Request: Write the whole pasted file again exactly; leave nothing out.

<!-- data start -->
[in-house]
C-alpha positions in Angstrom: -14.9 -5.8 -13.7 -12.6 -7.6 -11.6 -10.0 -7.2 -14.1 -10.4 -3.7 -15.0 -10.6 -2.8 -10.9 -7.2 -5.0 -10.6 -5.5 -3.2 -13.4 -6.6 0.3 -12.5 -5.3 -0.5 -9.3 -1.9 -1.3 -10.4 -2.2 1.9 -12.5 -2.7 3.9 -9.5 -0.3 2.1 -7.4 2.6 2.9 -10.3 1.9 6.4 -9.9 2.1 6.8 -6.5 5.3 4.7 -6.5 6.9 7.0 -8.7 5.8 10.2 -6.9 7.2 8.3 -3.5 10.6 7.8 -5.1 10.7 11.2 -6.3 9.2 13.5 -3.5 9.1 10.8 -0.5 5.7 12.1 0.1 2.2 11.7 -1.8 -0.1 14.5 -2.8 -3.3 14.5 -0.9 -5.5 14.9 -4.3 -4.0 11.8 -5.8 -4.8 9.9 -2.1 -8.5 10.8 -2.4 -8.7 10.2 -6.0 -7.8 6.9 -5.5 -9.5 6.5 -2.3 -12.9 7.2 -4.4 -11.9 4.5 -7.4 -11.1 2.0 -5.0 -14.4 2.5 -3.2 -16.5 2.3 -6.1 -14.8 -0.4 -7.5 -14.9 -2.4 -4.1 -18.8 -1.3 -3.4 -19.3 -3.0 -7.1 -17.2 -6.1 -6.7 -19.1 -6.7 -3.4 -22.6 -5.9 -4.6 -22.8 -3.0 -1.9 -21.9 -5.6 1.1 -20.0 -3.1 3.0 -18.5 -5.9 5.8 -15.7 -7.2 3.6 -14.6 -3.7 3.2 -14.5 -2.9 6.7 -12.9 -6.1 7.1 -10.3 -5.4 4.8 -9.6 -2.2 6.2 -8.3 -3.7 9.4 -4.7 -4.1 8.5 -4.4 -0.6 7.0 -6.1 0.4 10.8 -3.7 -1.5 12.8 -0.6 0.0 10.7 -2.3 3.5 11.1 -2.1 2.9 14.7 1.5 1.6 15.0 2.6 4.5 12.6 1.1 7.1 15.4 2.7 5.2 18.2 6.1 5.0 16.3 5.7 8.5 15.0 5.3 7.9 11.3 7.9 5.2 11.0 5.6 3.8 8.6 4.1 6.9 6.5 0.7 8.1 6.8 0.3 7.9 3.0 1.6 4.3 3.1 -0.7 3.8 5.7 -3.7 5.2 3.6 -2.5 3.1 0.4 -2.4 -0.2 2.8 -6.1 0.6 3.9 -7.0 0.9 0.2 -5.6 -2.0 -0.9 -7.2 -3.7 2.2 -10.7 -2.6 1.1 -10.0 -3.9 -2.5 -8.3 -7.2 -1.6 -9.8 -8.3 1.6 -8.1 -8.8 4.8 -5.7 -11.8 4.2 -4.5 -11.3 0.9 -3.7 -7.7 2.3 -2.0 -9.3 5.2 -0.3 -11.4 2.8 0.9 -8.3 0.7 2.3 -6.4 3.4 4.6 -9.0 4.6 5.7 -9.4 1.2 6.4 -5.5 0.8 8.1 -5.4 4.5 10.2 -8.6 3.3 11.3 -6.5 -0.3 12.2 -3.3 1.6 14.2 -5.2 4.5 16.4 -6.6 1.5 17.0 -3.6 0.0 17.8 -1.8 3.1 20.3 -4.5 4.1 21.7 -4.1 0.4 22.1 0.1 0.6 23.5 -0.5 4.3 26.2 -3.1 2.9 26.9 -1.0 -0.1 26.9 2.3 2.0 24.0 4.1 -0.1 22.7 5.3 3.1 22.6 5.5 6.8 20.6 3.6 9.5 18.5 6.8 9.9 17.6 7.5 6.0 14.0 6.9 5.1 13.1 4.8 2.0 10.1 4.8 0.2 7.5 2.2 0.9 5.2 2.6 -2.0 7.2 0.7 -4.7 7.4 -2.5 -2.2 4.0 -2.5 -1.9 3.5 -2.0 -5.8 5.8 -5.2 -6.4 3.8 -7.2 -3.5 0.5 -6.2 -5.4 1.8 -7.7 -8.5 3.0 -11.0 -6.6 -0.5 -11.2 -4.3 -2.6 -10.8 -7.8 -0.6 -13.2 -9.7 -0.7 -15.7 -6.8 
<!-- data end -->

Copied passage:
[in-house]
C-alpha positions in Angstrom: -14.9 -5.8 -13.7 -12.6 -7.6 -11.6 -10.0 -7.2 -14.1 -10.4 -3.7 -15.0 -10.6 -2.8 -10.9 -7.2 -5.0 -10.6 -5.5 -3.2 -13.4 -6.6 0.3 -12.5 -5.3 -0.5 -9.3 -1.9 -1.3 -10.4 -2.2 1.9 -12.5 -2.7 3.9 -9.5 -0.3 2.1 -7.4 2.6 2.9 -10.3 1.9 6.4 -9.9 2.1 6.8 -6.5 5.3 4.7 -6.5 6.9 7.0 -8.7 5.8 10.2 -6.9 7.2 8.3 -3.5 10.6 7.8 -5.1 10.7 11.2 -6.3 9.2 13.5 -3.5 9.1 10.8 -0.5 5.7 12.1 0.1 2.2 11.7 -1.8 -0.1 14.5 -2.8 -3.3 14.5 -0.9 -5.5 14.9 -4.3 -4.0 11.8 -5.8 -4.8 9.9 -2.1 -8.5 10.8 -2.4 -8.7 10.2 -6.0 -7.8 6.9 -5.5 -9.5 6.5 -2.3 -12.9 7.2 -4.4 -11.9 4.5 -7.4 -11.1 2.0 -5.0 -14.4 2.5 -3.2 -16.5 2.3 -6.1 -14.8 -0.4 -7.5 -14.9 -2.4 -4.1 -18.8 -1.3 -3.4 -19.3 -3.0 -7.1 -17.2 -6.1 -6.7 -19.1 -6.7 -3.4 -22.6 -5.9 -4.6 -22.8 -3.0 -1.9 -21.9 -5.6 1.1 -20.0 -3.1 3.0 -18.5 -5.9 5.8 -15.7 -7.2 3.6 -14.6 -3.7 3.2 -14.5 -2.9 6.7 -12.9 -6.1 7.1 -10.3 -5.4 4.8 -9.6 -2.2 6.2 -8.3 -3.7 9.4 -4.7 -4.1 8.5 -4.4 -0.6 7.0 -6.1 0.4 10.8 -3.7 -1.5 12.8 -0.6 0.0 10.7 -2.3 3.5 11.1 -2.1 2.9 14.7 1.5 1.6 15.0 2.6 4.5 12.6 1.1 7.1 15.4 2.7 5.2 18.2 6.1 5.0 16.3 5.7 8.5 15.0 5.3 7.9 11.3 7.9 5.2 11.0 5.6 3.8 8.6 4.1 6.9 6.5 0.7 8.1 6.8 0.3 7.9 3.0 1.6 4.3 3.1 -0.7 3.8 5.7 -3.7 5.2 3.6 -2.5 3.1 0.4 -2.4 -0.2 2.8 -6.1 0.6 3.9 -7.0 0.9 0.2 -5.6 -2.0 -0.9 -7.2 -3.7 2.2 -10.7 -2.6 1.1 -10.0 -3.9 -2.5 -8.3 -7.2 -1.6 -9.8 -8.3 1.6 -8.1 -8.8 4.8 -5.7 -11.8 4.2 -4.5 -11.3 0.9 -3.7 -7.7 2.3 -2.0 -9.3 5.2 -0.3 -11.4 2.8 0.9 -8.3 0.7 2.3 -6.4 3.4 4.6 -9.0 4.6 5.7 -9.4 1.2 6.4 -5.5 0.8 8.1 -5.4 4.5 10.2 -8.6 3.3 11.3 -6.5 -0.3 12.2 -3.3 1.6 14.2 -5.2 4.5 16.4 -6.6 1.5 17.0 -3.6 0.0 17.8 -1.8 3.1 20.3 -4.5 4.1 21.7 -4.1 0.4 22.1 0.1 0.6 23.5 -0.5 4.3 26.2 -3.1 2.9 26.9 -1.0 -0.1 26.9 2.3 2.0 24.0 4.1 -0.1 22.7 5.3 3.1 22.6 5.5 6.8 20.6 3.6 9.5 18.5 6.8 9.9 17.6 7.5 6.0 14.0 6.9 5.1 13.1 4.8 2.0 10.1 4.8 0.2 7.5 2.2 0.9 5.2 2.6 -2.0 7.2 0.7 -4.7 7.4 -2.5 -2.2 4.0 -2.5 -1.9 3.5 -2.0 -5.8 5.8 -5.2 -6.4 3.8 -7.2 -3.5 0.5 -6.2 -5.4 1.8 -7.7 -8.5 3.0 -11.0 -6.6 -0.5 -11.2 -4.3 -2.6 -10.8 -7.8 -0.6 -13.2 -9.7 -0.7 -15.7 -6.8 